- Obesity: Obese women are at higher risk of preeclampsia development
- History of Medical Issues: Having certain medical problems before pregnancy significantly increase the chances of preeclampsia development. Such conditions are; Type 1 or Type 2 Diabetes, migraine, chronic hypertension, renal diseases, and tendency for development of blood clots.
The severity and early onset of preeclampsia increases the risks for the mother and the baby. Preeclampsia usually requires labor induction and delivery of the baby. However, it’s not necessary to opt for the cesarean section unless there are other problems too, such as; a fetus in breech presentation. However, C-section is a must if the delivery is required before the completion of 30 weeks of gestation.
Complications of preeclampsia include:
- Decreased Blood Flow to the Placenta: The arteries carrying blood to the placenta are affected. This leads to decreased blood transfer in the placenta and the baby receives decreased oxygen and nutrients. This leads to poor growth of the fetus, low birth weight, or even preterm birth. The baby can also develop respiratory problems such as asthma.
- Placental Abruption: There are increases chances of placental abruption in case of preeclampsia. The placenta gets separated from the uterus’s inner wall before delivery. This leads to heavy bleeding and it can be a life-threatening condition for both the mother and the baby.
- HELLP Syndrome: It’s a combination of the red blood cells breakdown i.e. Hemolysis, increased liver enzymes, and decreased platelet count. Preeclampsia can lead to the development of HELLP which can be a life-threatening condition as it causes severe damage to other organs such as the liver, kidneys, and lungs.
- Cardiovascular Diseases: Preeclampsia increases the chances of other cardiovascular diseases such as Angina, and Myocardial Infarction.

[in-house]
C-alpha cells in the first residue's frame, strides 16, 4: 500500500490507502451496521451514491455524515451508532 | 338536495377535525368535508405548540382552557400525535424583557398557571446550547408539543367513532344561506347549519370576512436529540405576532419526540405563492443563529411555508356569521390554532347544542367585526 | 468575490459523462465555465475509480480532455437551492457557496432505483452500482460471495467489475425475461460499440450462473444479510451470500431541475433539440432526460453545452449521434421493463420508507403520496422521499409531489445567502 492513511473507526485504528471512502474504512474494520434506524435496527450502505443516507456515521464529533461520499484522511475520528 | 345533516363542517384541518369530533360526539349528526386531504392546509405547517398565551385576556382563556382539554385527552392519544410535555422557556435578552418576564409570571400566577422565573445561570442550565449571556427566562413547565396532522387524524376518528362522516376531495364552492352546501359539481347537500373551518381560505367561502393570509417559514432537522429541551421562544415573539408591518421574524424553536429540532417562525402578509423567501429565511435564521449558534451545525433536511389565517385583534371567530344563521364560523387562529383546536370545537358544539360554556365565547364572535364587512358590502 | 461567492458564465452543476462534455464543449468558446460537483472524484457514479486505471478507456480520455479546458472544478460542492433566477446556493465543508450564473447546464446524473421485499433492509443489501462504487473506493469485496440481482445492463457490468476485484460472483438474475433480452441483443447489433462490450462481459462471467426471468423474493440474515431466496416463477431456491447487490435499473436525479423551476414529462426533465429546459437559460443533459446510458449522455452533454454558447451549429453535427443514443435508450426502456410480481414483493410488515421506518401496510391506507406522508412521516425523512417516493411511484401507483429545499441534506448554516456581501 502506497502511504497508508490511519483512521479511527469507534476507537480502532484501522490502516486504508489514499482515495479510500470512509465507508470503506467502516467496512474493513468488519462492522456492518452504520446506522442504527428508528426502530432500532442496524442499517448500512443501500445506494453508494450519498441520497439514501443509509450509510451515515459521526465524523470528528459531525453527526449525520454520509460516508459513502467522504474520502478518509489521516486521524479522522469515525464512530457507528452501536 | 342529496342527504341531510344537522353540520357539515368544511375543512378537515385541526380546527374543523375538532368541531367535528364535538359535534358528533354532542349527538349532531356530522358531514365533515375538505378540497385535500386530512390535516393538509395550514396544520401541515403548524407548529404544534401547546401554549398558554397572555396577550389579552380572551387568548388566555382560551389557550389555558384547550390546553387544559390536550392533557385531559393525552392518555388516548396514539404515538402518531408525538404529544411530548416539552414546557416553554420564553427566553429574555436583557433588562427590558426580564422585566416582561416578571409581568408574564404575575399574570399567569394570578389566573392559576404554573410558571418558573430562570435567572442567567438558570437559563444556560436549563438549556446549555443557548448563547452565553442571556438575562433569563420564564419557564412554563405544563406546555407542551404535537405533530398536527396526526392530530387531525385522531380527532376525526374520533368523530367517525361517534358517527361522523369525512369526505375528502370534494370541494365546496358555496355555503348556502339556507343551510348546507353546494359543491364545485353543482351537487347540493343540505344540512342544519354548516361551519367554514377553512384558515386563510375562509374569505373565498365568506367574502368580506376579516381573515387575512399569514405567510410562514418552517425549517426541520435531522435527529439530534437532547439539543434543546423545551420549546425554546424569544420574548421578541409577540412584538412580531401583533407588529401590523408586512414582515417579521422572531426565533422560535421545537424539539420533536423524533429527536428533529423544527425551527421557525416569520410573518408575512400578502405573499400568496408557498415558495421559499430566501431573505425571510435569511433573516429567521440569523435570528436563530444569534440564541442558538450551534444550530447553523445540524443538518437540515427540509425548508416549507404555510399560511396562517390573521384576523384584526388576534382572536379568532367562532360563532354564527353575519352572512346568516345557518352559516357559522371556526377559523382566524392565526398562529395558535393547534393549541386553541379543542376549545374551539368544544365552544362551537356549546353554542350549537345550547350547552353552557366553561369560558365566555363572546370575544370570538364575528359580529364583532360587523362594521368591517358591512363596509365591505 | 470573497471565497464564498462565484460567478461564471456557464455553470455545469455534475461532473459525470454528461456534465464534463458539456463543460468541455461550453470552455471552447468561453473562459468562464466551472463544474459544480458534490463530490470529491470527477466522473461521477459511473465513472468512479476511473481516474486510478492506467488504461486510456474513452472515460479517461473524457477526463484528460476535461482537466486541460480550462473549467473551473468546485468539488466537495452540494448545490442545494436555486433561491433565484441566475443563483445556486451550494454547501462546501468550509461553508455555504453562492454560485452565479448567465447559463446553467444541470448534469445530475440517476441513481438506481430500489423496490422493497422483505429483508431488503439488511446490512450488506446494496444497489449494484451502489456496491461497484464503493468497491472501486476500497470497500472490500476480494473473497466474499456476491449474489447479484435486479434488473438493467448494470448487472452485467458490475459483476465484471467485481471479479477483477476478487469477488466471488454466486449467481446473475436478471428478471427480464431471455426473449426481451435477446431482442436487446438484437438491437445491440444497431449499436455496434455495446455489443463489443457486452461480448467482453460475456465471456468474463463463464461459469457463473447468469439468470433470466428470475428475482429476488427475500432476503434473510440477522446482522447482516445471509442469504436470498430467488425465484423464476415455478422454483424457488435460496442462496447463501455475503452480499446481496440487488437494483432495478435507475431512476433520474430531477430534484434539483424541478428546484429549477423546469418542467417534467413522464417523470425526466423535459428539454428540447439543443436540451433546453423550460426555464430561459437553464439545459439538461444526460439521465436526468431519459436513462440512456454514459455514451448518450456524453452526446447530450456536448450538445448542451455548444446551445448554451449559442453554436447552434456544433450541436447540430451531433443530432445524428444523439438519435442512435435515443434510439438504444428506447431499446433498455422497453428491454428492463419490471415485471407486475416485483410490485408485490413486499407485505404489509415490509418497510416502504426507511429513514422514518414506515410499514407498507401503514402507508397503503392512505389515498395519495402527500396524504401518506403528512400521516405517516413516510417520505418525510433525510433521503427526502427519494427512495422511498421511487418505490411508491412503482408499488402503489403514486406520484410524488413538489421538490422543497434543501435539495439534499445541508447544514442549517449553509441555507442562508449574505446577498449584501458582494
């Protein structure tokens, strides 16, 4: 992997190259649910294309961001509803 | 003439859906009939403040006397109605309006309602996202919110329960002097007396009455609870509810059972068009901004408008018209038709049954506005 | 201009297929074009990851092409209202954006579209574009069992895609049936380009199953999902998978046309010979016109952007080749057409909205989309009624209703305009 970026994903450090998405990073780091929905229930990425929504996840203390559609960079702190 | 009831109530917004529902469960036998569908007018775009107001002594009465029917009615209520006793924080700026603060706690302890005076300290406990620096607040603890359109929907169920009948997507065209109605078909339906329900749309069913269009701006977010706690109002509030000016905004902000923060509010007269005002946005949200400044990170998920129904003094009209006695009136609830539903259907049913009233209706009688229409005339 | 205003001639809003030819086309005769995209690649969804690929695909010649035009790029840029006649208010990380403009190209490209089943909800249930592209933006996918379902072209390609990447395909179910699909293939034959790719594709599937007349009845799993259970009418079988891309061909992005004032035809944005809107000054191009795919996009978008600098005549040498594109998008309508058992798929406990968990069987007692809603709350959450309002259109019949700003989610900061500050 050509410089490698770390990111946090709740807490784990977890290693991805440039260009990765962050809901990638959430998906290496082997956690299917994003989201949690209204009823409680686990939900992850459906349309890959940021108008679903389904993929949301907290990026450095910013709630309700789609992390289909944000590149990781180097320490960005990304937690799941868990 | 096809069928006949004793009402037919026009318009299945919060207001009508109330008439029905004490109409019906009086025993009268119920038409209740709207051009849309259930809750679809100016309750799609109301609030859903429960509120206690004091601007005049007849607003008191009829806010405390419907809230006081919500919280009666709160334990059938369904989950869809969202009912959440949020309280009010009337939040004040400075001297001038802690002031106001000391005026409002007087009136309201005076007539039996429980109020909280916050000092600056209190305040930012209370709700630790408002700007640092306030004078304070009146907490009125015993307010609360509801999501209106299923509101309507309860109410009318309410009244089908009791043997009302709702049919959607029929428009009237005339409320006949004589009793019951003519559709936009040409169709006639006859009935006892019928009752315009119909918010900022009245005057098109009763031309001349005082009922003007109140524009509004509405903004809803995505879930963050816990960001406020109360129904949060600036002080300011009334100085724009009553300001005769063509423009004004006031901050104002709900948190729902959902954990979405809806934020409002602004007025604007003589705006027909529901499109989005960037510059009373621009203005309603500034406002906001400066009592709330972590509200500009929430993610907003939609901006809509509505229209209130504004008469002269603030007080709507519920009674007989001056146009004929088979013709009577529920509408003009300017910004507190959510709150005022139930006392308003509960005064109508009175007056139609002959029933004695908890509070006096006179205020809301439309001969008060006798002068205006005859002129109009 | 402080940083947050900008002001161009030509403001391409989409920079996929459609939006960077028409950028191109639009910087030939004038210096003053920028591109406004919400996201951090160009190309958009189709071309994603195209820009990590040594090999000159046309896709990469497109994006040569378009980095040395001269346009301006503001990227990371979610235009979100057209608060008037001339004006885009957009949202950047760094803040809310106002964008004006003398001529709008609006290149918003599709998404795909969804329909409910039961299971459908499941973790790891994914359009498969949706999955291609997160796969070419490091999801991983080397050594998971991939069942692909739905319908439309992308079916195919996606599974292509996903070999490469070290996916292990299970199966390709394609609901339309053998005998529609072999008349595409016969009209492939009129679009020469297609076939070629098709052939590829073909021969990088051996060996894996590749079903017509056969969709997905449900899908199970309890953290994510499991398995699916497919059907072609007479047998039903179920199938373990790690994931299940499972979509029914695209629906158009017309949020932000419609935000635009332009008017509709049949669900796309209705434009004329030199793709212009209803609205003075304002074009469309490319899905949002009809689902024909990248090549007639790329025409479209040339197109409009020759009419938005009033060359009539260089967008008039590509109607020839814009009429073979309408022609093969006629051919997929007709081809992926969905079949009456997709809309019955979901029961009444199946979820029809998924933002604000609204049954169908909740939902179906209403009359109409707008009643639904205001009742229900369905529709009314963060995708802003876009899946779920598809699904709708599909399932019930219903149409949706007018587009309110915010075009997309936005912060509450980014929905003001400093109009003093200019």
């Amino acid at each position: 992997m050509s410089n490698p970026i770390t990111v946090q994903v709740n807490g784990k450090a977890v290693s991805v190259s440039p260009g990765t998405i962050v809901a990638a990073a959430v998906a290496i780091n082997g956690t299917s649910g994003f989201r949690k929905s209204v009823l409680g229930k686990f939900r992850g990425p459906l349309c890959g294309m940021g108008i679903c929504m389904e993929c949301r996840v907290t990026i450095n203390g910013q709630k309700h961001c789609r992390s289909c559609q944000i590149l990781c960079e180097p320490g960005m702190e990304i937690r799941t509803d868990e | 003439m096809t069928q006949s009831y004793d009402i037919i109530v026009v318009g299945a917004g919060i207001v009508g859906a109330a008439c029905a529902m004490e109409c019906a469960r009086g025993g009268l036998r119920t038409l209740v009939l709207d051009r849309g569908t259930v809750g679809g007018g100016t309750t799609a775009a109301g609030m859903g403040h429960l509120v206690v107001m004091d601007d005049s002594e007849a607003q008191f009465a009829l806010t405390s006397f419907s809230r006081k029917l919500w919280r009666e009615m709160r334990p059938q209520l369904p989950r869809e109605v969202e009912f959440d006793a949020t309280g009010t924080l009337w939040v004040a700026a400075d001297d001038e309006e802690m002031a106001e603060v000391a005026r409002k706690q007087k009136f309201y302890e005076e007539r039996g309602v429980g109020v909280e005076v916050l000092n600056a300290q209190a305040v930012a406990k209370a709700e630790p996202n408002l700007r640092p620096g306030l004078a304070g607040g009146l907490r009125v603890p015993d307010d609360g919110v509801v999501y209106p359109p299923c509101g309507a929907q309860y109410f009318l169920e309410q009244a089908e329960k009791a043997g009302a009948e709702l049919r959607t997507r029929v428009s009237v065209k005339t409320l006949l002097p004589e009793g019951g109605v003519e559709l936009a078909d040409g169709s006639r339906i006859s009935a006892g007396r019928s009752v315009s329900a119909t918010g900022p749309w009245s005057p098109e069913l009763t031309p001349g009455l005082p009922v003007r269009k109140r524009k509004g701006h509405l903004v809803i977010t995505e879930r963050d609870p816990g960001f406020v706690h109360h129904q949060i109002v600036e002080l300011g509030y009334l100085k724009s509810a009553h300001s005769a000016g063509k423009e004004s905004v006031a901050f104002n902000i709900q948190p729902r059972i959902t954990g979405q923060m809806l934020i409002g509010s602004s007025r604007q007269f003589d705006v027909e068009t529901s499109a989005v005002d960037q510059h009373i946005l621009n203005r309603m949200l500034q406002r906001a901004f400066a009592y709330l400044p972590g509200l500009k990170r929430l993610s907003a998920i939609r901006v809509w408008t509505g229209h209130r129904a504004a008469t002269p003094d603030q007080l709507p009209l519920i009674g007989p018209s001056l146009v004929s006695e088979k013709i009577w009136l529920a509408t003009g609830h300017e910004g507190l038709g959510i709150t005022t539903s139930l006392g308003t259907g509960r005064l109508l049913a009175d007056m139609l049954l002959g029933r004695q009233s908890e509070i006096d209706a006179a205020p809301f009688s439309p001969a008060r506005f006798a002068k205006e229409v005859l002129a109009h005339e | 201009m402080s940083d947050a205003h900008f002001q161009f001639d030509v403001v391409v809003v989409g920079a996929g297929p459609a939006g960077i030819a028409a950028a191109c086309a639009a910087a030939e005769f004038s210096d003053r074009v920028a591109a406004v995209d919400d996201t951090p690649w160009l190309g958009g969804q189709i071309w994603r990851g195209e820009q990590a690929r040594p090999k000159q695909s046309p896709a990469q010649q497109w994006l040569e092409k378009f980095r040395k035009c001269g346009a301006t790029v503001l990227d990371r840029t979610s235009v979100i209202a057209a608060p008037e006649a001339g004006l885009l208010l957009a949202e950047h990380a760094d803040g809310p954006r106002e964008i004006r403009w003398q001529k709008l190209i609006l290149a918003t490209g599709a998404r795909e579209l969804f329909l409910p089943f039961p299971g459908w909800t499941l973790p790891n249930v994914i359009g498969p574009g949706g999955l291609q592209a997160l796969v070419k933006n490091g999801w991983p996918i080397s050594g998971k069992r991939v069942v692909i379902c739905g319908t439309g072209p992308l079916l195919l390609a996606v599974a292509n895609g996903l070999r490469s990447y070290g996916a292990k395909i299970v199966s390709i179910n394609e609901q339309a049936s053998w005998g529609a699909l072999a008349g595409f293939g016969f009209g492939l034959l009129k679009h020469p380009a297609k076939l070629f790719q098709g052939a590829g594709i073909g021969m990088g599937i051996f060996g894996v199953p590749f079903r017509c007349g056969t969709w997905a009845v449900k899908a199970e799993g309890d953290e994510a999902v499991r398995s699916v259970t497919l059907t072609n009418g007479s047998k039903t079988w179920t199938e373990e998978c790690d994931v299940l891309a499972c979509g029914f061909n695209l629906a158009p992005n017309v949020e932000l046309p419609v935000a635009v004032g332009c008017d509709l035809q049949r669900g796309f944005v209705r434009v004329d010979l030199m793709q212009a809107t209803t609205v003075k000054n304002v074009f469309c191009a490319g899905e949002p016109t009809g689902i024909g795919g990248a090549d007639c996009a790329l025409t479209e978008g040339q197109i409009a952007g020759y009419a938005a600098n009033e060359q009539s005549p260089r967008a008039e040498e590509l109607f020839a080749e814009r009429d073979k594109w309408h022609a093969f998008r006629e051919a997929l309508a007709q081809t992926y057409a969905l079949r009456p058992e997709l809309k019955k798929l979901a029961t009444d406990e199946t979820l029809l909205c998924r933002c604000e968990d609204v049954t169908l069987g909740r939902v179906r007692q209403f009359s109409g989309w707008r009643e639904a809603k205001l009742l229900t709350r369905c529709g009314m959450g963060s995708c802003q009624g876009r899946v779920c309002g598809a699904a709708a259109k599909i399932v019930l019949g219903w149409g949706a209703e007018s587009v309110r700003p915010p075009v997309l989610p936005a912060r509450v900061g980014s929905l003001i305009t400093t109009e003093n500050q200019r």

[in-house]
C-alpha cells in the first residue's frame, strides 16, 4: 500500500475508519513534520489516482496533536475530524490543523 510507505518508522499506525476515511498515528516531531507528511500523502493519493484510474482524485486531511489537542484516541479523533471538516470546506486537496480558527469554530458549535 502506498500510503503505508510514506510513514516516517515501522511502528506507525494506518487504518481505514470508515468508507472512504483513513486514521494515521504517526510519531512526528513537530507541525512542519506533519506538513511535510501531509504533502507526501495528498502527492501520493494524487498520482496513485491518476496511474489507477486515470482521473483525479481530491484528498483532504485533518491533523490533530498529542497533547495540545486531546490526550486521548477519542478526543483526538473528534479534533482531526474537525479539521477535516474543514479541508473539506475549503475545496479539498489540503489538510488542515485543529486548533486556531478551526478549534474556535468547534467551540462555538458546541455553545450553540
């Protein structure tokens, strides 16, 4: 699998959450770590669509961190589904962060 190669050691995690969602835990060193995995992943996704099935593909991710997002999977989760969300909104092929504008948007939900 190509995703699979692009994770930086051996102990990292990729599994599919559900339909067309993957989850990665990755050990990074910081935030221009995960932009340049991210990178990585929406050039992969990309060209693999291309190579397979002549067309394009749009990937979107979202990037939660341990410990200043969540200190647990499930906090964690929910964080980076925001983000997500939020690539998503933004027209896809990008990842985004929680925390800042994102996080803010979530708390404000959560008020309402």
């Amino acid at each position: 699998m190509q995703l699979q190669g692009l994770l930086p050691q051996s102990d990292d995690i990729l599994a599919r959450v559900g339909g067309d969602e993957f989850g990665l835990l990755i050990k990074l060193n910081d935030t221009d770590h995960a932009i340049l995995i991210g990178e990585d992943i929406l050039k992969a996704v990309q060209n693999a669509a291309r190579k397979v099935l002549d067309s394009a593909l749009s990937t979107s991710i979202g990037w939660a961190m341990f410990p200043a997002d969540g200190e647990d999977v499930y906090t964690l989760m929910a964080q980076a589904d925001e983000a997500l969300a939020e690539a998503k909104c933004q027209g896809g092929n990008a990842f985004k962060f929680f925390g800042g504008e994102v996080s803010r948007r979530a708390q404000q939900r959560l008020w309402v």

There’s no complete cure of preeclampsia. The best option is the baby’s delivery as the mother is always at a great risk of placental abruption, seizures, bleeding, and even a stroke. If the woman is too early in the pregnancy, then delivery is not possible and the doctors manage the preeclampsia with the following medications.
The doctors try to lower the blood pressure with the use of antihypertensive agents. However, all antihypertensive are not safe during pregnancy as they may cross the placental barrier and cause serious damage to the fetus. Your doctor may prescribe long-acting Nifedipine, Methyldopa, and Labetalol to lower your blood pressure as these drugs can’t cross the placental barrier.
Corticosteroids can improve the platelet count and liver function in case you are suffering from HELLP syndrome and severe preeclampsia. They can prolong your pregnancy and can cause faster maturation of the baby’s lung which is extremely important in case you’re aiming for a pre-term birth.
If your eclampsia is extremely severe, then the doctors can prescribe anticonvulsant drugs such as Magnesium Sulfate in order to prevent the seizures.
The blood pressure usually returns to normal within 10 weeks after the delivery, or even sooner. Preeclampsia is a serious medical condition for pregnant women, which must be managed in a timely manner in order to ensure the safety of the mother and the baby.